Journal of European Tort Law
Editor-in-Chief: Oliphant, Ken
Ed. by Karner, Ernst / Koch, Bernhard A. / Wendehorst, Christiane
3 Issues per year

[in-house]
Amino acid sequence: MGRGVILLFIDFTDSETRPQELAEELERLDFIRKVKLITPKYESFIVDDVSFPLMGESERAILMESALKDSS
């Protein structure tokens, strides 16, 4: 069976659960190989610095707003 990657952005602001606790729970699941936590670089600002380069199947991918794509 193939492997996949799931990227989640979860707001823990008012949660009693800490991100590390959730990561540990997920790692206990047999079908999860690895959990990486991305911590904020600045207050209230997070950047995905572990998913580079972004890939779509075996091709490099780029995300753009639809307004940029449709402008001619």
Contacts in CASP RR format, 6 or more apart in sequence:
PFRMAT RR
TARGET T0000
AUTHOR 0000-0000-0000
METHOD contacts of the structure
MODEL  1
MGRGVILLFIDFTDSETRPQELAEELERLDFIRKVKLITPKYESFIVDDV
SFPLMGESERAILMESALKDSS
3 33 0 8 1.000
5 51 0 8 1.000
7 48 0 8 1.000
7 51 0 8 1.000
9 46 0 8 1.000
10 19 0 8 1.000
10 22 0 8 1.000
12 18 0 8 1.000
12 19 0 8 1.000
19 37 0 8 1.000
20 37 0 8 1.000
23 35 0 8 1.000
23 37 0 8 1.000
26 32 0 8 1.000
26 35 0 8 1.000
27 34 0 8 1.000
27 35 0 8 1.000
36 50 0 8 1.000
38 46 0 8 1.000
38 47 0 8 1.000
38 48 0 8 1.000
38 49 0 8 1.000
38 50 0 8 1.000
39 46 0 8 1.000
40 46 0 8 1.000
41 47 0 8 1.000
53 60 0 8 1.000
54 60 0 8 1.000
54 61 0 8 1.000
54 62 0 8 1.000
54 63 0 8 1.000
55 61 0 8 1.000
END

In this article, the author examines from a comparative perspective the nature of vicarious liability in tort (or liability for the acts of others, to use civilian terminology). She notes a common legal framework, crossing common and civil law boundaries, and focuses on three key questions in determining the scope of this form of strict liability: Should liability be strict or fault-based? Which relationships should give rise to liability and, bearing in mind the disintegration of traditional working patterns, should liability be extended to temporary or agency workers? When should a tort be considered in the ‘course of employment’, dans les fonctions auxquelles ils les ont employés or in Ausführung der Verrichtung? In examining these key questions with reference to case-law from the common law (England and Wales, Canada, Australia) and the civil law (France, Germany), together with examination of the relevant provisions of the Principles of European Tort Law and the Draft Common Frame of Reference, the author argues that a comparative perspective increases our understanding of core principle, and helps us to appreciate the factors which influence legal development, in addition to suggesting possible models for reform.